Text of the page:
In my experience native plants are more attractive to pollinators than cultivated natives and exotic species. I have watched bees pass by the cultivated native in favor of the naive plant so now believe that if you want to plant to benefit pollinators the straight native provides the greatest benefit. If you are planting for the pleasure of looking at the plant you may have a different calculation. Most gardeners are not purists - they simply want to help with some native plants. If you are one of those gardeners please read.
Plant for few species and provide more:
There are some native species that do more for pollinators than others. Native Oak trees provide for hundreds of local wildlife including blue jays who value the acorns in the winter. Other trees provide food and shelter but don't provide for as many in the ecosystem.
There are some early small trees and bushes that are a critical food source in the spring. Pussy willows, spice bush and redbuds are important spring food sources and fit into lots of yards. Redbuds are striking and spicebushes are hosts for the spicebush swallowtail butterfly.
You may not be interested in trees or bushes but still want a native plant or two. A pollinator plants in the front yard is more valuable to pollinators than in the back yard. One or two (or more) native plant species, such as bee balm, swamp milkweed, butterfly bush, asters or zig zag goldenrod, in a garden bed in the front yard or "hell strip" in the city are easily seen by bees or butterflies scanning for food.
Avoid Pesticides and Lawn Services:
Unfortunately there are no safe pesticides for pollinators. Spraying at any time will kill whatever is in the lawn both good and bad. The best way to have a great lawn is to buy eco-friendly grass species and/or mow higher. Even a few inches will give your lawn a healthy boost.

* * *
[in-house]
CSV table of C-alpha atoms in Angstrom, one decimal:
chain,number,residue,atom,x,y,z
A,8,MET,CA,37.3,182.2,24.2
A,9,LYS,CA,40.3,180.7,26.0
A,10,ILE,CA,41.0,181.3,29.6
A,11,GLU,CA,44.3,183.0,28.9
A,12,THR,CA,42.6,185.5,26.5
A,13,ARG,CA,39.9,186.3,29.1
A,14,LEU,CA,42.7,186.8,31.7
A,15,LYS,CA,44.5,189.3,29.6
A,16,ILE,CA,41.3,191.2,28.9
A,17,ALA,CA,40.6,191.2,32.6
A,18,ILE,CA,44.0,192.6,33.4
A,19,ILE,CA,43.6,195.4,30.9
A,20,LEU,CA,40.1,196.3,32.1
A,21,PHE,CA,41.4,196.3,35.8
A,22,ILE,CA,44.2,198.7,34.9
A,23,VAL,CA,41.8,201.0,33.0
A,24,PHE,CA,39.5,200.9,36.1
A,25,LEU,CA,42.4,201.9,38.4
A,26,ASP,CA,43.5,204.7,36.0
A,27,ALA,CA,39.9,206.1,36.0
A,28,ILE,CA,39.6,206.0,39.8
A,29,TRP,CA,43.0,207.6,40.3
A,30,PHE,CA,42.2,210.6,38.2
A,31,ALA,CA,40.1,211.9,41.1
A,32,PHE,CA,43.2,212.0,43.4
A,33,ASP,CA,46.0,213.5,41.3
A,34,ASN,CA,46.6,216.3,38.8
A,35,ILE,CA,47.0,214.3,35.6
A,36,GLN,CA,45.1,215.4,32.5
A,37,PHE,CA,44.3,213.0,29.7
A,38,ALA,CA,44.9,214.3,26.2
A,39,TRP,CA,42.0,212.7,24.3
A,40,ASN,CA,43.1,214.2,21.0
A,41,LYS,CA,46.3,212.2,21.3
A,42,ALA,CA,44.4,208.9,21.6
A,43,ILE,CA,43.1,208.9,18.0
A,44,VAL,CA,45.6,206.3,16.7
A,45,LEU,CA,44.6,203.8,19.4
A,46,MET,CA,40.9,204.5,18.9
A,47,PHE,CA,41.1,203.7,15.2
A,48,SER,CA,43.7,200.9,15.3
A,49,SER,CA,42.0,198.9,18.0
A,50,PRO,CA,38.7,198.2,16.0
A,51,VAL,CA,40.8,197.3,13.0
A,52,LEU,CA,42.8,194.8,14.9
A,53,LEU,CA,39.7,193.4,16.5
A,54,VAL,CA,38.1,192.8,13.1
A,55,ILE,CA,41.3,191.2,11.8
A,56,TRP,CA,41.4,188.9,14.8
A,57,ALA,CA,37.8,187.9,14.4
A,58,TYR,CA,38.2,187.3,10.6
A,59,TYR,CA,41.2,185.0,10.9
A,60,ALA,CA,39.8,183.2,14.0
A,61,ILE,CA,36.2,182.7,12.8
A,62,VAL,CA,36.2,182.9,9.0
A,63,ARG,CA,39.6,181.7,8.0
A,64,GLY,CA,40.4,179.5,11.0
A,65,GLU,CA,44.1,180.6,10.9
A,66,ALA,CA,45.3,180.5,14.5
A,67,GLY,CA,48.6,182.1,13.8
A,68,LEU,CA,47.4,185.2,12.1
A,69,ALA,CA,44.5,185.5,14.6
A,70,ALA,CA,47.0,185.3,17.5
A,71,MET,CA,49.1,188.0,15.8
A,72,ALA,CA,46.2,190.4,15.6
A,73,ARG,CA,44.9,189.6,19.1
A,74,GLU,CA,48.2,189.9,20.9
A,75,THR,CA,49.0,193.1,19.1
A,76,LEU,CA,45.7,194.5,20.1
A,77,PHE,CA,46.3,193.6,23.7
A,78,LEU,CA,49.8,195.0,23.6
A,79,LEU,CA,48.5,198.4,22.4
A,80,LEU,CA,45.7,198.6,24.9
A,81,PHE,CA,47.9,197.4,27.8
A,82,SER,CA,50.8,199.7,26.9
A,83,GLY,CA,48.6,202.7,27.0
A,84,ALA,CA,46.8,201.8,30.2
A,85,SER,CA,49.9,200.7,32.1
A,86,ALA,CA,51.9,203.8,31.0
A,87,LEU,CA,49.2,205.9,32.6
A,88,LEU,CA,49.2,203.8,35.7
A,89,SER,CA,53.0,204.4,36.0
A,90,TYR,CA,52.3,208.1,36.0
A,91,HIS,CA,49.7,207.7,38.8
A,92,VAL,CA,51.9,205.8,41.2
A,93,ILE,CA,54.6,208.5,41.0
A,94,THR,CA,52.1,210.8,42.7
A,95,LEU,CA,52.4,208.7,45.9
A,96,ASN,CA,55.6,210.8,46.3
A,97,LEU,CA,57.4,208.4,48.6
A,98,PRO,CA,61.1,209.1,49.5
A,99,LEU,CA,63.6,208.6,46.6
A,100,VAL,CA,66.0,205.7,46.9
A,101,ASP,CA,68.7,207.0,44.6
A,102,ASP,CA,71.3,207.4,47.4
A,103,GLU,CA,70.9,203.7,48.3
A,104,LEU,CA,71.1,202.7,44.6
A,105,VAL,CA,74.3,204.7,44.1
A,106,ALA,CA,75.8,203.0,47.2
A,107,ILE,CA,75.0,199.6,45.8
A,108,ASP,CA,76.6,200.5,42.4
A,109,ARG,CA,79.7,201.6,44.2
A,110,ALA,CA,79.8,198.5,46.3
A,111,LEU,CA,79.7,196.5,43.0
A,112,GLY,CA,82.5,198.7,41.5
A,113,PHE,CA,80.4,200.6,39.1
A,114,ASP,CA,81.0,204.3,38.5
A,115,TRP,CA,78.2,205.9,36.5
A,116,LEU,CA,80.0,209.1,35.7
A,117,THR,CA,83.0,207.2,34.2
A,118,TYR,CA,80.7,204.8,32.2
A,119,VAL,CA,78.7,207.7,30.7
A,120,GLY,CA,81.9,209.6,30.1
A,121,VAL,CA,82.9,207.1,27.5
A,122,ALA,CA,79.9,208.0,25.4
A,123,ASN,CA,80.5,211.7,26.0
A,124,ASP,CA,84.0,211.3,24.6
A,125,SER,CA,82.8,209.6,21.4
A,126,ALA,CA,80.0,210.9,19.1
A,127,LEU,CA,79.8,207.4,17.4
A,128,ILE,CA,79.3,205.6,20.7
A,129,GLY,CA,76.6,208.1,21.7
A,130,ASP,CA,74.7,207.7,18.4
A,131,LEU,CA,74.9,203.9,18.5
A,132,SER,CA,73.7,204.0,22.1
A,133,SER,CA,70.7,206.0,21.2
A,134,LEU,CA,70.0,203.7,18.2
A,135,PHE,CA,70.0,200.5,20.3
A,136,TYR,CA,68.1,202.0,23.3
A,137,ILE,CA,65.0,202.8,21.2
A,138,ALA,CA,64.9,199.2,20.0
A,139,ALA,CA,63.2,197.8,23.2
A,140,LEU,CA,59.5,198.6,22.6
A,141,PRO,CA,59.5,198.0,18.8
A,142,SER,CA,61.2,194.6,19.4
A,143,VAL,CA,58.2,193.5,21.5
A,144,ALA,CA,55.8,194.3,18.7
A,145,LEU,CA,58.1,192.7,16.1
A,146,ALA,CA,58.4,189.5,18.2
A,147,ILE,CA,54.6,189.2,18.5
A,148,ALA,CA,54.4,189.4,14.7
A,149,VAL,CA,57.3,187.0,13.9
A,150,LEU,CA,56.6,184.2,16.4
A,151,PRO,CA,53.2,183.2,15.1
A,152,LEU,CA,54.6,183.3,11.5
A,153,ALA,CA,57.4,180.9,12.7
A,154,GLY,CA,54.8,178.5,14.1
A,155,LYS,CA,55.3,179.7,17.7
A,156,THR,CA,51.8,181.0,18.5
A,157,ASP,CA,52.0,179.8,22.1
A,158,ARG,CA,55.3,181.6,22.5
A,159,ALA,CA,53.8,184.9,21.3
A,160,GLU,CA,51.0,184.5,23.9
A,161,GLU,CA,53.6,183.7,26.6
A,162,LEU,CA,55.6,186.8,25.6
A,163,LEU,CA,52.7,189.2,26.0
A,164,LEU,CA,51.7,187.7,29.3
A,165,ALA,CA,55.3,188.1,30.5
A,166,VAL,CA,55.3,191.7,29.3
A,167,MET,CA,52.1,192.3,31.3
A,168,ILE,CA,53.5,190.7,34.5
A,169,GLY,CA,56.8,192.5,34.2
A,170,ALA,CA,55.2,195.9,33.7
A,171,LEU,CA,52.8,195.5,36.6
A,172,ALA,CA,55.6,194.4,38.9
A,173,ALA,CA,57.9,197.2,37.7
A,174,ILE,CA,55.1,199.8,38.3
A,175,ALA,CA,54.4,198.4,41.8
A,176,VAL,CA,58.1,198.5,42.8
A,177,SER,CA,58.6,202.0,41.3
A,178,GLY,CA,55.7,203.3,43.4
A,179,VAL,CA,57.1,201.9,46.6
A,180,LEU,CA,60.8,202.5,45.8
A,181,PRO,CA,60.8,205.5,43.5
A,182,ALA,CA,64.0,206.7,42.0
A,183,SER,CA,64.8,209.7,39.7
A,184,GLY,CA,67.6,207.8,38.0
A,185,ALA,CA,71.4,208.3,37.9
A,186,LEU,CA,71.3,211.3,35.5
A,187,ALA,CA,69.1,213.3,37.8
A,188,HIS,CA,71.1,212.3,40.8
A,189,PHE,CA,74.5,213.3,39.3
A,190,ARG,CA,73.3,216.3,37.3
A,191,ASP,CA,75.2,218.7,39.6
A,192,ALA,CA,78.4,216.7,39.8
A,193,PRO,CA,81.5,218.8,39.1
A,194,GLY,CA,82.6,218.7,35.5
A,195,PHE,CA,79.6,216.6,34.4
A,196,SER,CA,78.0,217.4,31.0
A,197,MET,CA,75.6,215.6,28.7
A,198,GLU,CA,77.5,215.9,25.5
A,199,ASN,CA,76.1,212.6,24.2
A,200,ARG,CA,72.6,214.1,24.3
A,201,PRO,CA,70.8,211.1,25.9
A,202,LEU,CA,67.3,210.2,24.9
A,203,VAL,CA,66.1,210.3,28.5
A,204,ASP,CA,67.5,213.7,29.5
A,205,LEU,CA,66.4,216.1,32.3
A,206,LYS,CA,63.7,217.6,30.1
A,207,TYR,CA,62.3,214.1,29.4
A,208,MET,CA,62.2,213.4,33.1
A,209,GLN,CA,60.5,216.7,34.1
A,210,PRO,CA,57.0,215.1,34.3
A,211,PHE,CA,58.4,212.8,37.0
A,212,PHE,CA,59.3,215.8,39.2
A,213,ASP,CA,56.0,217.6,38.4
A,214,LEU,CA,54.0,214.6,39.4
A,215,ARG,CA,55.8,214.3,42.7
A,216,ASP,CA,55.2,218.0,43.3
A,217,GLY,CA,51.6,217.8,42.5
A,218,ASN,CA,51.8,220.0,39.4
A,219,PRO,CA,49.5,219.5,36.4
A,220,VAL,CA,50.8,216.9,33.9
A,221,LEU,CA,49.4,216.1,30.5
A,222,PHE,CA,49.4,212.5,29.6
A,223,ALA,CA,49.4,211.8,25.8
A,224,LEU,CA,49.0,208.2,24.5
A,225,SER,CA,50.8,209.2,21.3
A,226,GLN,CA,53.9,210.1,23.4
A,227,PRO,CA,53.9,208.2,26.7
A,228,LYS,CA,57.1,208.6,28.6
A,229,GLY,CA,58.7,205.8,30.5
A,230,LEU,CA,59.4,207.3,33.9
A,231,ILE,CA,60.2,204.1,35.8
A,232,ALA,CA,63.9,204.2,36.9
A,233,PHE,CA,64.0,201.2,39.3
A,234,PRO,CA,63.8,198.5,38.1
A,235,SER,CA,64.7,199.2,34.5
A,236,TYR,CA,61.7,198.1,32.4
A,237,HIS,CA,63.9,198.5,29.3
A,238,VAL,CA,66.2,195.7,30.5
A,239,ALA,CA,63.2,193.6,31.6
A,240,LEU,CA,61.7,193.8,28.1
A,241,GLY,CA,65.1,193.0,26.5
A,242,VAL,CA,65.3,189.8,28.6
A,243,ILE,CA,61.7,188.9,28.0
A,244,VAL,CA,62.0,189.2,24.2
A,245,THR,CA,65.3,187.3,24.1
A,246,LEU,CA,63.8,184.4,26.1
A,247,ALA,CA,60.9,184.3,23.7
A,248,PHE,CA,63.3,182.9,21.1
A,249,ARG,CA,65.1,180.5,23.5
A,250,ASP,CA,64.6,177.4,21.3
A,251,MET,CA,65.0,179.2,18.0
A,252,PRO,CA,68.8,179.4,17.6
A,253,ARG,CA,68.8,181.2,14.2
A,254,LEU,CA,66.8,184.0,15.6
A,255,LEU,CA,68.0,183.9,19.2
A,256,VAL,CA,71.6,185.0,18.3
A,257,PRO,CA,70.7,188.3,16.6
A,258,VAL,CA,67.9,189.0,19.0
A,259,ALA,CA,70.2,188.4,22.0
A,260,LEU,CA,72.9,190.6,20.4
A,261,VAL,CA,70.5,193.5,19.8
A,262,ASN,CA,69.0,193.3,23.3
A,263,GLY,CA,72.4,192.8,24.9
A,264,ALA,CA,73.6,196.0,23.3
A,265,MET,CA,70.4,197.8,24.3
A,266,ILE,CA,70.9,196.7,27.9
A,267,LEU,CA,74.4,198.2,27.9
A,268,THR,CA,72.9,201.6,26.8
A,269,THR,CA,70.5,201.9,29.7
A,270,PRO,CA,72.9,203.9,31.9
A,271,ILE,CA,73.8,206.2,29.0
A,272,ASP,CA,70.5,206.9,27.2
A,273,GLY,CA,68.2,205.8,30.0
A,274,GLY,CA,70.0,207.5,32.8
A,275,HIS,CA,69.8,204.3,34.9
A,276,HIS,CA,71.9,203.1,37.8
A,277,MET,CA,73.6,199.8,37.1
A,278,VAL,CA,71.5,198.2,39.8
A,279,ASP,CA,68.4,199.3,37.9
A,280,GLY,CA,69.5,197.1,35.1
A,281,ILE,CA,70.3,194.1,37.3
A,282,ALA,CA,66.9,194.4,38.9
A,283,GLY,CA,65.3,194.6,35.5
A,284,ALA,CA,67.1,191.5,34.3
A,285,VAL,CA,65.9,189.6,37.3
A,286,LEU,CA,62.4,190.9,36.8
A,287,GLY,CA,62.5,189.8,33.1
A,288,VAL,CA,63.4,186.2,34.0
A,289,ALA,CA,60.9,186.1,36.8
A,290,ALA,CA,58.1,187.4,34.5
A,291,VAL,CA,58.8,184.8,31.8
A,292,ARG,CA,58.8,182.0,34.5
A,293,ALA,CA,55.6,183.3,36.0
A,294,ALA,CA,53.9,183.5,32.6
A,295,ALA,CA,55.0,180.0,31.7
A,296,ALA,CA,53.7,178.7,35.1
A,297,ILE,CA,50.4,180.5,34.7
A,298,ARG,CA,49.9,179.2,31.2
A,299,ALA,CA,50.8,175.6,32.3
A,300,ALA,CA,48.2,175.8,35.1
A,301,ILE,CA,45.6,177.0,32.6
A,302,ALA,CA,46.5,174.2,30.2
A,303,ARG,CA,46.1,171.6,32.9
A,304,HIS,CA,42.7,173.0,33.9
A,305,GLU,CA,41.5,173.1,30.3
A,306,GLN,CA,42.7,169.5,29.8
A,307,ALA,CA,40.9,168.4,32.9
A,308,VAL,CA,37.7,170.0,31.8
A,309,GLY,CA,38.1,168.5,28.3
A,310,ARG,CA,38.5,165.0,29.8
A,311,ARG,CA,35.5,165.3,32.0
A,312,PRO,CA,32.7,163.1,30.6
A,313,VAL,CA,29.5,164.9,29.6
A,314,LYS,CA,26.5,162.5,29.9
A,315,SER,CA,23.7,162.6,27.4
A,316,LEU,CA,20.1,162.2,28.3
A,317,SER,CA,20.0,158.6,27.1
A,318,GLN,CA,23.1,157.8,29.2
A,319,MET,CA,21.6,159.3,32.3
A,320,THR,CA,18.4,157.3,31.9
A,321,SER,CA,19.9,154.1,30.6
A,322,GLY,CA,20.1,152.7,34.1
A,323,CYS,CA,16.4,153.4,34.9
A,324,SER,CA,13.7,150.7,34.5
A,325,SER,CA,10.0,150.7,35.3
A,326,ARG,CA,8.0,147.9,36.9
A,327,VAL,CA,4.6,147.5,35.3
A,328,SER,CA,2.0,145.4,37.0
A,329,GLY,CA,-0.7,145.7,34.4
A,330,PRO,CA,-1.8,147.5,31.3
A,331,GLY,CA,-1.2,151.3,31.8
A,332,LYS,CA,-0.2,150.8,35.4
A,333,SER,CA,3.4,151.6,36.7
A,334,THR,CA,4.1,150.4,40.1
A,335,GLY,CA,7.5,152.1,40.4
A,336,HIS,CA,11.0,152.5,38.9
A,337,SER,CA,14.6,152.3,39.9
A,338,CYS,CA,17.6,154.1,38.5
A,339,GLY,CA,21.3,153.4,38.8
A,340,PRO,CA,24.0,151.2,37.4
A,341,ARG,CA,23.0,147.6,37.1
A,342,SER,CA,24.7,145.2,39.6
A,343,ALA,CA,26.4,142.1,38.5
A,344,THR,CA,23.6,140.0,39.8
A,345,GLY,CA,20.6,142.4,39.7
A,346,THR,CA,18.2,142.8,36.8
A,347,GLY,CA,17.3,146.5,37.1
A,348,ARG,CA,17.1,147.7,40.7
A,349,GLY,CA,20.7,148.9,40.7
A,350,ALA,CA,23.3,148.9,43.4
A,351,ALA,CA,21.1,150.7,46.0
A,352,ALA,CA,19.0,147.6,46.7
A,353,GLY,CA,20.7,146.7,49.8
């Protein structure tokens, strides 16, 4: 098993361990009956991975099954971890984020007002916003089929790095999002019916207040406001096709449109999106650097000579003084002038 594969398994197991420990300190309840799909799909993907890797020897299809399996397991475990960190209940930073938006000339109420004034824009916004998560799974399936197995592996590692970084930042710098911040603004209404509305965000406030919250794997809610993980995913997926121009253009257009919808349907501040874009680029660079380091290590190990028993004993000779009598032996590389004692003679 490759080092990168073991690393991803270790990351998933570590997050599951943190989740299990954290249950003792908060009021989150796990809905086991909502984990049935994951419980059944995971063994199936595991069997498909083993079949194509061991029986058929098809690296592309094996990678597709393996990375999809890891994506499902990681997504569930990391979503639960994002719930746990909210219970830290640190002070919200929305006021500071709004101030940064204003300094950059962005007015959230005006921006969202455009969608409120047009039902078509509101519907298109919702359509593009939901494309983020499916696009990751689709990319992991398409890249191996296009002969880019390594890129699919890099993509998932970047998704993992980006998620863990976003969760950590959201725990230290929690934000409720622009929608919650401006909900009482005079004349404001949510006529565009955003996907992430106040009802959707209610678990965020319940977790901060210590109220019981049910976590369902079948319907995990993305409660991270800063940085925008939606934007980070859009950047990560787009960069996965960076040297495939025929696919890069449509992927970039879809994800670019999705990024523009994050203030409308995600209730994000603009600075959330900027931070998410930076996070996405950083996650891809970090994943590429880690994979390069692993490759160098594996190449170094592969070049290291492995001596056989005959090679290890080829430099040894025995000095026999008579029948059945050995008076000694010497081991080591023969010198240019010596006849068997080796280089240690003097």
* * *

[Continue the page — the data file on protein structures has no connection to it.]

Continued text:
Remove as much Lawn as practical:
I'd rather have a yard full of pollinator plants than a mono-culture. If you want to mow less and provide more then give up a portion of your yard to a meadow. There are easy ways to do this - stop mowing, over seed with native seed in the winter and plant plugs in the area letting wind and birds spread the seed for you.
Consider devoting 10% of your yard to Native Plants:
If everyone did more - everyone could do less.
Stop in at the CW Native Plant Farm and find out more about native plants.
Winter sowing is simple and requires no special equipment. You can winter sow any seeds. The difference is when and how you sow them.
Find a plastic container, such as milk jugs, vinegar jugs, soda bottles or deep foil pans with clear lids.
Native perennials or grasses do not need a top as long as you protect them from furry creatures but the “greenhouse” aspect of this method means there has to be a top on the container.
Poke drainage holes in the bottom of the container.
You will need to poke drainage holes in the bottom of the container as well as the top of the container. The bottom of the container needs to drain the water so the seeds don’t swim and the top requires holes so that water can seep into the container.
Fill the container with potting soil and sprinkle seeds on the seed starting soil mix.
I fill the bottom half of the container about ¼ of the way up the container with an organic seed starting mix with some cocoa fiber and worm casings. All you need is the seed starting mix but it dries out easily and there are no fertilizer in it. This mix should be good for the seed from the time you put it out to the time you open the container in the spring. Sprinkle the seed in the soil mix and then cover lightly with a soil mix and coarse sand. The coarse sand stops the seed from moving around when you do have to water it. Soil depth for covering the seed can depend on the seed but a light coat of soil seed and coarse sand should work for most seed.
Put the lid/top back on and secure with duct tape.
Many websites show the duct tape method but I jam the top of the container into the bottom leaving the opening of the jug open so there are plenty of openings and vents for air to circulate and water to seep in while keeping the “greenhouse” aspect when the sun starts to warm the seed.
Label the bottom of the container with the seed type and position the containers somewhere outside where they can get snowed on and are protected from the wind.
You can monitor the seed by looking into the jugs and open the jug during the spring on warm sunny days. After frost danger has passed you can divide the plants and pot them or plant them.
Kathleen M Contrino